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Created: 23/1/2005

Effects of Hypothermia:

 Increased morbidity; hypoxia. myocardial ischaemia, arrhythmias and cerebral ischaemia

 Decreased drug metabolism and prolonged duration of action


 Coagulopathy; the clotting cascade is enzymatic and platelet function is temperature dependent.

 Increased incidence of wound breakdown and infection

Perioperative hypothermia

During anaesthesia, hypothermia may be defined as a core body temperature less than 36°C. This can cause physiological derangement in the operating theatre and in recovery, and may increase perioperative morbidity.

The effects of hypothermia are proportional to the change in temperature. Metabolic rate is reduced by up to 10% for every 1°C fall in body temperature. There is a reduction in cardiac output and an increase in haemoglobin oxygen affinity. This leads to a decrease in tissue oxygen delivery. Significant hypothermia is associated with metabolic acidosis, oliguria, altered platelet and clotting function and reduced hepatic blood flow with slower drug metabolism. The MAC of inhalational agents is reduced and muscle relaxants have a prolonged effect. Postoperative shivering increases oxygen consumption and myocardial work. There may also be an increased incidence of wound breakdown and infection.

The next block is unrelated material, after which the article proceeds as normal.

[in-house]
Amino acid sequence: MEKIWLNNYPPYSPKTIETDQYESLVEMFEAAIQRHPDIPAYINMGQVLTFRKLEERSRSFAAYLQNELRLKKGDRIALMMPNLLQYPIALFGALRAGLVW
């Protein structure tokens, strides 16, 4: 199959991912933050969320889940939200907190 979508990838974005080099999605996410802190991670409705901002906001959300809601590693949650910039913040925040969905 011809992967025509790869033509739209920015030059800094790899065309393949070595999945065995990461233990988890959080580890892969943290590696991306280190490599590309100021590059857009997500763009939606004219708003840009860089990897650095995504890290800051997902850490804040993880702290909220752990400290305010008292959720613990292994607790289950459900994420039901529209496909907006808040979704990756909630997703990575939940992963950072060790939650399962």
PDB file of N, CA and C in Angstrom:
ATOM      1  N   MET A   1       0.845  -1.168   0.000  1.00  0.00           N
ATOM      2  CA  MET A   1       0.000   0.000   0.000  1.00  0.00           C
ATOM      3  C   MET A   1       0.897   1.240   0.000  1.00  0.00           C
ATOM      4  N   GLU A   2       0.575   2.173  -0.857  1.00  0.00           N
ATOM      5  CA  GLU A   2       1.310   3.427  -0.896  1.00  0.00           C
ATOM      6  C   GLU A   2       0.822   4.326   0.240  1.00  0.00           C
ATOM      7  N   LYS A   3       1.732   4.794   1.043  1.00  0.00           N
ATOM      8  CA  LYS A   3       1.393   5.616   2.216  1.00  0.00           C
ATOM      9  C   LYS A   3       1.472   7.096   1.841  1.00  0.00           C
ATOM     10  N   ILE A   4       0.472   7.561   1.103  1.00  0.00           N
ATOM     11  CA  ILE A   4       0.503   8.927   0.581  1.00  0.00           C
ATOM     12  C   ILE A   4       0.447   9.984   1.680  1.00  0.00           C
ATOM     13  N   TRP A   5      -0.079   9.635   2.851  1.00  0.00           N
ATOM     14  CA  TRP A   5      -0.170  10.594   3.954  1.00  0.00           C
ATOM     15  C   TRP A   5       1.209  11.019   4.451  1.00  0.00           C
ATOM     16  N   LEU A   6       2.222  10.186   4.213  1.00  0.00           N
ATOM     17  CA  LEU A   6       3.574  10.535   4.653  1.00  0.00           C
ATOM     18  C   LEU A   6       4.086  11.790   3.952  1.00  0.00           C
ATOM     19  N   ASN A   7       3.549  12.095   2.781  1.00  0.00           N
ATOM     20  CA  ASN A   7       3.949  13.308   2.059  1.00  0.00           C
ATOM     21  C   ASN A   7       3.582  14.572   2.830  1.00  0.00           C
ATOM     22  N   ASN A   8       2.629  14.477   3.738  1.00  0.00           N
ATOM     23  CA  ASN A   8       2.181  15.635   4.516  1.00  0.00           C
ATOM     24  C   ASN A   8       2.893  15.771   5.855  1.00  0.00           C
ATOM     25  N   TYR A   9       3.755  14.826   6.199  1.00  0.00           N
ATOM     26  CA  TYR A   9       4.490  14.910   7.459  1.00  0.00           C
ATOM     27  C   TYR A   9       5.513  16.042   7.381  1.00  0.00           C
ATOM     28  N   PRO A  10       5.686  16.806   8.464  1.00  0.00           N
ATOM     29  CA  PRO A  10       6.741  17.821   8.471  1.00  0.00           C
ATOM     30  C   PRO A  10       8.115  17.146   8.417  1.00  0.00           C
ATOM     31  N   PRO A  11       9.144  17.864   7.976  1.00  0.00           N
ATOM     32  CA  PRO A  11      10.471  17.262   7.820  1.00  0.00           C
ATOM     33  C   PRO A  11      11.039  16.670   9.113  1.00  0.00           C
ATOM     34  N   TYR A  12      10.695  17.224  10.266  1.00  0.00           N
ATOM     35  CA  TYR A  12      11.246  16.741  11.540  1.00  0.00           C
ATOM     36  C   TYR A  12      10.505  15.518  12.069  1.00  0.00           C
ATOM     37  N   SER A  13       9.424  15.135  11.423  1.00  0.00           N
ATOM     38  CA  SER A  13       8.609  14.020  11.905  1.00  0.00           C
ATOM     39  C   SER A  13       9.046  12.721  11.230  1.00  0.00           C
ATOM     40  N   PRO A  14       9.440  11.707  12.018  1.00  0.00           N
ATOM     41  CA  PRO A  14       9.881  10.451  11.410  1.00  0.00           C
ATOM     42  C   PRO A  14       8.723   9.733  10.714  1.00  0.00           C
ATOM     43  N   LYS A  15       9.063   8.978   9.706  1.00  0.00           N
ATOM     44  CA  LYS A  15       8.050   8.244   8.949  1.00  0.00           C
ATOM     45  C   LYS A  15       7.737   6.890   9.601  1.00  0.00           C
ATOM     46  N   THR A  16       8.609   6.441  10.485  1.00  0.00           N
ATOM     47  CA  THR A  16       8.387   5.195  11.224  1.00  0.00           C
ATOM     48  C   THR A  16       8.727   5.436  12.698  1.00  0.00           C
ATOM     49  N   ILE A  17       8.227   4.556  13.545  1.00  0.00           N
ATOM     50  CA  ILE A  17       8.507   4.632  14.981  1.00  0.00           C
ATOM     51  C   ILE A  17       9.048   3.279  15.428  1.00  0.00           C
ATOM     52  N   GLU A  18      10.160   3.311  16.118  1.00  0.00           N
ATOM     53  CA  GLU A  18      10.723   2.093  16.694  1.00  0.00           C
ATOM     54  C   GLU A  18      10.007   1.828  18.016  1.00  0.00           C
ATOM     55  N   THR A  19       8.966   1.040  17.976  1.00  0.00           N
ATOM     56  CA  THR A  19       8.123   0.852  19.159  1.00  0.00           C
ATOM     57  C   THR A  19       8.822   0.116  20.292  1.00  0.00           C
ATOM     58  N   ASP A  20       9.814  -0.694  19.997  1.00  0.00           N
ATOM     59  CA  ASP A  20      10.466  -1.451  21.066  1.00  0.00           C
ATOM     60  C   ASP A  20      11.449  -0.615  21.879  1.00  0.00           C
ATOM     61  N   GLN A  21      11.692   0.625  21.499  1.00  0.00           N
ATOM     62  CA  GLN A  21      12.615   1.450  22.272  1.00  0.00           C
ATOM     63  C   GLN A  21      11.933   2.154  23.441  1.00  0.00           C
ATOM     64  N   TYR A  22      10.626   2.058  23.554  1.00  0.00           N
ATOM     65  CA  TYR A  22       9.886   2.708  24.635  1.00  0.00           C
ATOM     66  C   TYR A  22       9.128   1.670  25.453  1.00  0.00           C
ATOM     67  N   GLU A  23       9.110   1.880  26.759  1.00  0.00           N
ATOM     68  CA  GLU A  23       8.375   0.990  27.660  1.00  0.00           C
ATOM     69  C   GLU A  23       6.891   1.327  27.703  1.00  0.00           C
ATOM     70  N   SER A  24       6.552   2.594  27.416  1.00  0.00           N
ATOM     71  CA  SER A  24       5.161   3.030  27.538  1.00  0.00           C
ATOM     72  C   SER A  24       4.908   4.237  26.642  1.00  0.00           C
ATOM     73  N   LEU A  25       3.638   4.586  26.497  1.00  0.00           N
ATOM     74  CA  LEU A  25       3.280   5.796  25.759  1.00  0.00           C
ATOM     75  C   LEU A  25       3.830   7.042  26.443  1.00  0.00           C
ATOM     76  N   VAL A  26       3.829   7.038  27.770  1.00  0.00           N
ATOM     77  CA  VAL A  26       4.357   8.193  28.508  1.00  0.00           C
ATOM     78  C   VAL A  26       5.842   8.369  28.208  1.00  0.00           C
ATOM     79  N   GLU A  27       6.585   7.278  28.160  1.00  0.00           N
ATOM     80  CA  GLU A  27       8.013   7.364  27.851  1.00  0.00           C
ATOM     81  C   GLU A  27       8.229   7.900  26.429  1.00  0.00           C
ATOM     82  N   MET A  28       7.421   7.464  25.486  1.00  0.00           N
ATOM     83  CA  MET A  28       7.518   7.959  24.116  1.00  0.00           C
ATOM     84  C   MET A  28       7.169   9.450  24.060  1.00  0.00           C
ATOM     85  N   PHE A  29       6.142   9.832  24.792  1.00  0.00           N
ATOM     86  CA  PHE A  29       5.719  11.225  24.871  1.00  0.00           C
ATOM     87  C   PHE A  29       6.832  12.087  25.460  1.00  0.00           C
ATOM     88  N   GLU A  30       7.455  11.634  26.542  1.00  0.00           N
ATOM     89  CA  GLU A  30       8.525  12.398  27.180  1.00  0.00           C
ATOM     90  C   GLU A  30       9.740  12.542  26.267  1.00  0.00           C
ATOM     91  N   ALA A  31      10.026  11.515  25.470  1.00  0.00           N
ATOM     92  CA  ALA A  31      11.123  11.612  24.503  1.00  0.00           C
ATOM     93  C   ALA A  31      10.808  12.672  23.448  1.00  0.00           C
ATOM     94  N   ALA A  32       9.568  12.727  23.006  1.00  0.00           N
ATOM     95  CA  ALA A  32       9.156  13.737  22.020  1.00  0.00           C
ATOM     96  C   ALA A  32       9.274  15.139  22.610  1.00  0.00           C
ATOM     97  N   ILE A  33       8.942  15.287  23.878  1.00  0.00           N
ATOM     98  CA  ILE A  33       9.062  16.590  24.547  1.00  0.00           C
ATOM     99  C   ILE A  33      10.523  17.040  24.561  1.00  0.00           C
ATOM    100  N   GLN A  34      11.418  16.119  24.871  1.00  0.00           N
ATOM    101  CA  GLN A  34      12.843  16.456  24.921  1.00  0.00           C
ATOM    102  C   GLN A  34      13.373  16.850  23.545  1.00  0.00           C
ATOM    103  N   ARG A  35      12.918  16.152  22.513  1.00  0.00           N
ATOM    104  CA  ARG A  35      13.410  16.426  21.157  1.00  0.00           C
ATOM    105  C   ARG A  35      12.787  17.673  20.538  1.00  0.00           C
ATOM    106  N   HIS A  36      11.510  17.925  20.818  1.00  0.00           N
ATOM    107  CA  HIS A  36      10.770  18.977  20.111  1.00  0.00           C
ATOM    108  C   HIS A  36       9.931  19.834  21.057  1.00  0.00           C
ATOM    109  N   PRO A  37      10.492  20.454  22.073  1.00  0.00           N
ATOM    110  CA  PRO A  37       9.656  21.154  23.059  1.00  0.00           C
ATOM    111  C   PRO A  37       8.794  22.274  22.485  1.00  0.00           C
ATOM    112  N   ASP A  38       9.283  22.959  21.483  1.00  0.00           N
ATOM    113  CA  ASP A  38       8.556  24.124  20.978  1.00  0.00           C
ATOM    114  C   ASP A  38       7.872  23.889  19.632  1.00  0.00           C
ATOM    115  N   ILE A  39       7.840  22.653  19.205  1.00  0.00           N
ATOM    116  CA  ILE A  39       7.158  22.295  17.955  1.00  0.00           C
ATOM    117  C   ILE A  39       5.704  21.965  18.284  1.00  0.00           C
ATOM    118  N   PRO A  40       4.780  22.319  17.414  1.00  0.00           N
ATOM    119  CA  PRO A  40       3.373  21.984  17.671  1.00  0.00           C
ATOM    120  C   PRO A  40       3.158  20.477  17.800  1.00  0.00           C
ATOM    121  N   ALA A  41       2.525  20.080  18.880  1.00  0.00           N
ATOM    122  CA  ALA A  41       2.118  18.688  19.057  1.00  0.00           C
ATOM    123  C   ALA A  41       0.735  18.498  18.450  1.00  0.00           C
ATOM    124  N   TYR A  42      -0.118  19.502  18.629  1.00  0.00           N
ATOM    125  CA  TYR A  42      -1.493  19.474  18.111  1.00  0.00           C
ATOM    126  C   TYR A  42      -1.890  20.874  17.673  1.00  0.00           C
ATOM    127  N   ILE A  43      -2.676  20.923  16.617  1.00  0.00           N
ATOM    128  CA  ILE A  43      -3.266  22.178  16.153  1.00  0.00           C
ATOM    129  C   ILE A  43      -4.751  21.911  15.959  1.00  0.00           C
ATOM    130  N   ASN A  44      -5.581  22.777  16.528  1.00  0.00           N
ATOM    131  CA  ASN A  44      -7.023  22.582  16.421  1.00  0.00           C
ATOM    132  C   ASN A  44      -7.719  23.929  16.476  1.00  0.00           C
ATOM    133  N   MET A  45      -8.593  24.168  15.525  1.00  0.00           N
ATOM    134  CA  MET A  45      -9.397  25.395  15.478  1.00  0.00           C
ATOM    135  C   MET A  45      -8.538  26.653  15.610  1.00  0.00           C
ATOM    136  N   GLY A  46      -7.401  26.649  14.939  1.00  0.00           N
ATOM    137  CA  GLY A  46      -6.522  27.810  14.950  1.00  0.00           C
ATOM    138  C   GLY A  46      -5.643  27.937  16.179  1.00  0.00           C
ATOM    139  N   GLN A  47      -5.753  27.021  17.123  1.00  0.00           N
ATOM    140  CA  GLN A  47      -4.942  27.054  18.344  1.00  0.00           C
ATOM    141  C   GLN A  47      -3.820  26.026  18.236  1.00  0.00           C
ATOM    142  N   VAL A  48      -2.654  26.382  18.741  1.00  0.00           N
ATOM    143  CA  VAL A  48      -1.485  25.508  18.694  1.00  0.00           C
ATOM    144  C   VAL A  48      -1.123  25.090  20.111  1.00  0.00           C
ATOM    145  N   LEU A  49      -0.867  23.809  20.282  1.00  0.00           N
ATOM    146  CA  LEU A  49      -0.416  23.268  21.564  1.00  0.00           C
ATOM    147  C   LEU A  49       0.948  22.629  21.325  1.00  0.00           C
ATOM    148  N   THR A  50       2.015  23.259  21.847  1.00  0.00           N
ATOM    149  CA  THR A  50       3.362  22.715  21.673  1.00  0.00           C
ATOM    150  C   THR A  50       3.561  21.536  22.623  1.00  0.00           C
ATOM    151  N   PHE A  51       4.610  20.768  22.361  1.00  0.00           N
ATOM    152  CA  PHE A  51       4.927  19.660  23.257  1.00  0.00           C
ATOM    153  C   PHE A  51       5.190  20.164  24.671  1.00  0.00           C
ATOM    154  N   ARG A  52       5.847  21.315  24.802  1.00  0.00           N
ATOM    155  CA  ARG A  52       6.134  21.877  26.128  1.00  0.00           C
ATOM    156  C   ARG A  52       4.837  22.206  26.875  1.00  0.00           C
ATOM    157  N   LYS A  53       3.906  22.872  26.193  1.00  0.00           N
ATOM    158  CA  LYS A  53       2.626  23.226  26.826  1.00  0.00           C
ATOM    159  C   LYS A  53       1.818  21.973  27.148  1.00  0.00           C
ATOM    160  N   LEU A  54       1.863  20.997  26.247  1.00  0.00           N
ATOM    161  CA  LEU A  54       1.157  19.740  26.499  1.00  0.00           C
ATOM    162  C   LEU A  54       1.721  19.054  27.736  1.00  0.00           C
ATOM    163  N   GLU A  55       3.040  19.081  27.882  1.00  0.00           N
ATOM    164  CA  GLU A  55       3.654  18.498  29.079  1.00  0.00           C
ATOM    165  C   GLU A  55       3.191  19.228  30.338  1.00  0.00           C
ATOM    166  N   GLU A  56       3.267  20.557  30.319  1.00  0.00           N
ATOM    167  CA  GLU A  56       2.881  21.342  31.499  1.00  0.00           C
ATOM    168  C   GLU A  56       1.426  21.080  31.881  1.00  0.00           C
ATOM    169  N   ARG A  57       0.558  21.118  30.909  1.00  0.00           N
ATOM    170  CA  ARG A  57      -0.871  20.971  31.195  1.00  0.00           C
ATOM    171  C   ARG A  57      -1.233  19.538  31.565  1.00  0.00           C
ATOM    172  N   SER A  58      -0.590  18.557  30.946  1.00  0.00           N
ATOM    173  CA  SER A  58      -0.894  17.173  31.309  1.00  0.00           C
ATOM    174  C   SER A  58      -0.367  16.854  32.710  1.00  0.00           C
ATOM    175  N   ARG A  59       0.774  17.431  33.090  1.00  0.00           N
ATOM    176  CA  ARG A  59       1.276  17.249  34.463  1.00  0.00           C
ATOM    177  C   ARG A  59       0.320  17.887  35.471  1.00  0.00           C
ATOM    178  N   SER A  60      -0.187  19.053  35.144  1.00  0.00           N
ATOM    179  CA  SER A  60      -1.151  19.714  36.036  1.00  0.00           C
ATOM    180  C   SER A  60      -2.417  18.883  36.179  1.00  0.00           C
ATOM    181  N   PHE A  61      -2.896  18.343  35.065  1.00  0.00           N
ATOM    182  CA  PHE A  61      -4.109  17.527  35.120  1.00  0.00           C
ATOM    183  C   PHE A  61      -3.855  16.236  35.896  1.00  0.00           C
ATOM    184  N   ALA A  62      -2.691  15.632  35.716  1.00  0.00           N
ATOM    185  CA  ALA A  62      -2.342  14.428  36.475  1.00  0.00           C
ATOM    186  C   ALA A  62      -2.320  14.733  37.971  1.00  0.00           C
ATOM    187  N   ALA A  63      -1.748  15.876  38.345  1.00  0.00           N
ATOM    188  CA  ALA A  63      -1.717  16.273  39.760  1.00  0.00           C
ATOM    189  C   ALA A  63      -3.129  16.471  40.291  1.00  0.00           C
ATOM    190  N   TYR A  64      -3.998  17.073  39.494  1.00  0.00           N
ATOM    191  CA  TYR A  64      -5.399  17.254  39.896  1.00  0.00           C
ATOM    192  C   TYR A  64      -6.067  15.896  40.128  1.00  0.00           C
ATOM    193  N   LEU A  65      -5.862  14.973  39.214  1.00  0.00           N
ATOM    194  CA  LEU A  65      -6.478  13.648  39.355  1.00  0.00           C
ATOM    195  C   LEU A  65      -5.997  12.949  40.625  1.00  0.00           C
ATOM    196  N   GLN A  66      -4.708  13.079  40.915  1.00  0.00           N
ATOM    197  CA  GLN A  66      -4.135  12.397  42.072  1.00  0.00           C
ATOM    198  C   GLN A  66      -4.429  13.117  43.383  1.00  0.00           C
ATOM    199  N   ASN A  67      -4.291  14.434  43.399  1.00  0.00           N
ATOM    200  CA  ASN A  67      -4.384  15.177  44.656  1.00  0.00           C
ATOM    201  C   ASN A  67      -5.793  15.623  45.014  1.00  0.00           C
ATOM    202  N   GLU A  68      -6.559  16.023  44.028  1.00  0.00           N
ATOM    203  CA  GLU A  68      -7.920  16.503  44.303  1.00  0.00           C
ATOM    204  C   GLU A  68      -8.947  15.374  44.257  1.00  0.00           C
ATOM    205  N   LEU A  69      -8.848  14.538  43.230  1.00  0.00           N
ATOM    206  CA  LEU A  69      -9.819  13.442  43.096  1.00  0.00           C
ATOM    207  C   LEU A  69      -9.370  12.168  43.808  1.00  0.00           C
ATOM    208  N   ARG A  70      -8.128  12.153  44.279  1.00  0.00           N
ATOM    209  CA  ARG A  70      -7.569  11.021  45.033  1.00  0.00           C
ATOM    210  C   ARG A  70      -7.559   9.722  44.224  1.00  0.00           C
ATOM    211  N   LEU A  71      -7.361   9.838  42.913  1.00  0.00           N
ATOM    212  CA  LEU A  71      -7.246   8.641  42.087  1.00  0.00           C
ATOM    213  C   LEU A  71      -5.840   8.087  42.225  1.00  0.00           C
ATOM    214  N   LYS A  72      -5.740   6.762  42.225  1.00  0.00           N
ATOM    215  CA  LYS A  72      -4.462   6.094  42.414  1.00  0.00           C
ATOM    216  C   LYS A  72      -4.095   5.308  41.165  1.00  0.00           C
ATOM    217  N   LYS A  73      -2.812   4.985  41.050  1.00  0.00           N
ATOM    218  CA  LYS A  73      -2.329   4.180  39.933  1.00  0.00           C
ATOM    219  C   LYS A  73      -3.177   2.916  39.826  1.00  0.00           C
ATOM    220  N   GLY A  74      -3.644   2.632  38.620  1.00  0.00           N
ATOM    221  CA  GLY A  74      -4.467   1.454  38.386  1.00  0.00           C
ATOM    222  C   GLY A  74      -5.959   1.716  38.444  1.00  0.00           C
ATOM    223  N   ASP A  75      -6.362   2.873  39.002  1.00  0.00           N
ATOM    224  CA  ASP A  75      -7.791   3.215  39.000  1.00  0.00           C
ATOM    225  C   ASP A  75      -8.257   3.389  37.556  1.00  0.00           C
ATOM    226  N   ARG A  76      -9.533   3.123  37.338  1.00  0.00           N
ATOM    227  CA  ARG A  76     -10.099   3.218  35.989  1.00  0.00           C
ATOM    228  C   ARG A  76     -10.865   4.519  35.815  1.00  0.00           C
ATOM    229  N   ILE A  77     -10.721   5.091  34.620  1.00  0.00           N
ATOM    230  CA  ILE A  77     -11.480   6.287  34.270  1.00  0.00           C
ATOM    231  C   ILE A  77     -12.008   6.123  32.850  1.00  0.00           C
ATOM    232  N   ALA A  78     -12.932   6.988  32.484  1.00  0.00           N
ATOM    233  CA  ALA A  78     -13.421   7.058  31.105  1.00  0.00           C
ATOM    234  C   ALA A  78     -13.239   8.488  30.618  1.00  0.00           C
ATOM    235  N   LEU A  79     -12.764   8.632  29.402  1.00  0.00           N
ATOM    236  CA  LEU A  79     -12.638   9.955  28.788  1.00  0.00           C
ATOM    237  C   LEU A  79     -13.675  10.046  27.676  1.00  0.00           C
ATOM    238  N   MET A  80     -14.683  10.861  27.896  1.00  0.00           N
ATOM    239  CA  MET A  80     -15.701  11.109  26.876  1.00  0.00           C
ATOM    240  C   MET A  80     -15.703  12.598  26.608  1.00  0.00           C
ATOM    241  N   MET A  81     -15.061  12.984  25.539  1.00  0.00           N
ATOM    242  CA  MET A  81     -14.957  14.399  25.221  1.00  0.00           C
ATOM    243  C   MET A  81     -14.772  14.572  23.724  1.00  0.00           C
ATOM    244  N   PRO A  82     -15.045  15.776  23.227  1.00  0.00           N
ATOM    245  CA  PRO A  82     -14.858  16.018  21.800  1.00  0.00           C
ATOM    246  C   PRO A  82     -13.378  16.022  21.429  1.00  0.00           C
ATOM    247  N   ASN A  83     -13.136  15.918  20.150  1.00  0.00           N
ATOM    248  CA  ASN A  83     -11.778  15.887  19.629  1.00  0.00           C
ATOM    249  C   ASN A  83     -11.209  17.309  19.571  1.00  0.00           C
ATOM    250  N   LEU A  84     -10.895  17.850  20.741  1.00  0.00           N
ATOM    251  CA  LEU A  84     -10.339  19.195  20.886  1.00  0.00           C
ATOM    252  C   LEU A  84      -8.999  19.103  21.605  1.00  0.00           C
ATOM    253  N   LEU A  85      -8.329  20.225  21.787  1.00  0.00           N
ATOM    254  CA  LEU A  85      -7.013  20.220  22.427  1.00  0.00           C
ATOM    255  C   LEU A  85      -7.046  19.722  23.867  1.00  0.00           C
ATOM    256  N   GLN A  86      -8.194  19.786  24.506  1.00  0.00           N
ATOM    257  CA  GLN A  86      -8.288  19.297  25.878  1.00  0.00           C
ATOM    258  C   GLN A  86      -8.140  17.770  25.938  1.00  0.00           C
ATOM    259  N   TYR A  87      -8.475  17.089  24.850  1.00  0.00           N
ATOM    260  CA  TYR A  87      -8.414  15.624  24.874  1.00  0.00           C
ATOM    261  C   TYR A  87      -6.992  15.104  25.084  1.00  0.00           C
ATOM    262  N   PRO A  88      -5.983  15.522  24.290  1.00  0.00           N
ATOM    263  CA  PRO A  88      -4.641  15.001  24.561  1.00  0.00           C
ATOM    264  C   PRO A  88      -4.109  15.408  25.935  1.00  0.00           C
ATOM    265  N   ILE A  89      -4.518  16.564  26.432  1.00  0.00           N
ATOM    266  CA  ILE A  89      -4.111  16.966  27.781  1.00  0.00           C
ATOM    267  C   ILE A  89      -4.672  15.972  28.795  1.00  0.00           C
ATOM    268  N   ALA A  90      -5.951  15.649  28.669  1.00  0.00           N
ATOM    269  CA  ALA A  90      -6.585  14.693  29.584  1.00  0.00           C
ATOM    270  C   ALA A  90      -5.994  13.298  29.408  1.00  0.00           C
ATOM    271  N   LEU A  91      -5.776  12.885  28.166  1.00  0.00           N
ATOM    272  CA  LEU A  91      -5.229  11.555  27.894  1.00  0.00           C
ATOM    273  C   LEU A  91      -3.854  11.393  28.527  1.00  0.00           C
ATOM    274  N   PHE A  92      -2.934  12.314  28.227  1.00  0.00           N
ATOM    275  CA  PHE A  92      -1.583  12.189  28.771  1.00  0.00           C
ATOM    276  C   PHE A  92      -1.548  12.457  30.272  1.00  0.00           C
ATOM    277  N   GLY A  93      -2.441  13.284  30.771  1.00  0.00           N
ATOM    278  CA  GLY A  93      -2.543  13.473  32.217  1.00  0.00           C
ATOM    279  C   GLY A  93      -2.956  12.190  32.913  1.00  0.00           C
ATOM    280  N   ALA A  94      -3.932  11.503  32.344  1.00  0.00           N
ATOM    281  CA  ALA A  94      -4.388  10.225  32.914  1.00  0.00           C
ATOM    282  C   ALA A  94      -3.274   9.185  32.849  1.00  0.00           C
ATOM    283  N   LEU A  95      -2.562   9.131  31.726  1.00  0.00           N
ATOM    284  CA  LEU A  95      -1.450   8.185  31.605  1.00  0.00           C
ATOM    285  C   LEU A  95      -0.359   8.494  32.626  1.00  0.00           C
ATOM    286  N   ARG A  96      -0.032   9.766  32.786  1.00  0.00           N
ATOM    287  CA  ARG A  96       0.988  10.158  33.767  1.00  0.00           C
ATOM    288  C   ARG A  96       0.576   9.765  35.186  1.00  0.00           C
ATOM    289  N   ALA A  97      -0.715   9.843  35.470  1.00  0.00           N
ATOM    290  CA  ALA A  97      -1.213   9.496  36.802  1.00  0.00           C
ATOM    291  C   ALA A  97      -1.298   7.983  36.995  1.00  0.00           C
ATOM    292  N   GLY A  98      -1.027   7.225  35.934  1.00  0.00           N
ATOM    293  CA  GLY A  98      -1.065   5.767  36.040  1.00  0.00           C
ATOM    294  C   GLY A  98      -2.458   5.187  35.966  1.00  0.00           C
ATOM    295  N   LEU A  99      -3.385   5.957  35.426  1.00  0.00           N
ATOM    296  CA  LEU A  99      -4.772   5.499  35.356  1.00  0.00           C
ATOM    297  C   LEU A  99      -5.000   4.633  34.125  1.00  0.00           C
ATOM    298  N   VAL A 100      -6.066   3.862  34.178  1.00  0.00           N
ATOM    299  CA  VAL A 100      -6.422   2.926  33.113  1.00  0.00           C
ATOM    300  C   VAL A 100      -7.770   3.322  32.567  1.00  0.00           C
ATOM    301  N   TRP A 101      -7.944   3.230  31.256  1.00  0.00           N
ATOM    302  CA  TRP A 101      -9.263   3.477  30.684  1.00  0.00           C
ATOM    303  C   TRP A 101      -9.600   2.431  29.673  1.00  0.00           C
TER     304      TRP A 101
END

1. Abolished behavioural responses

  1. Increased heat loss through:
    • Radiation (accounts for over 50% of heat loss). This is exacerbated when the ambient temperature falls below 24°C
    • Evaporation from body surfaces (cleaning fluids)
    • Evaporation from open body cavities

  1. Cooling effect of cold anaesthetic gases and intravenous fluids

  1. Widened interthreshold range. Heat production falls as anaesthetic agents alter hypothalamic function. The lowering of the hypothermic threshold is related to MAC. The interthreshold range widens so that thermoregulatory responses are not triggered until core temperature has deviated much further than normal from 37°C.

  1. Reduced metabolic heat production (15-40%), particularly by:
  • Reduced muscle activity
  • Decreased brain metabolism

Induction of general anaesthesia typically results in a 1°C fall in core temperature within the first 30 minutes. Changes in core temperature are due to redistribution at this early stage. As a result, the core compartment cools and expands, while the peripheral compartment warms and contracts.


i] Barash PG (ed). ASA Refresher Courses in Anesthesiology. 1993; 21: Ch. 7.

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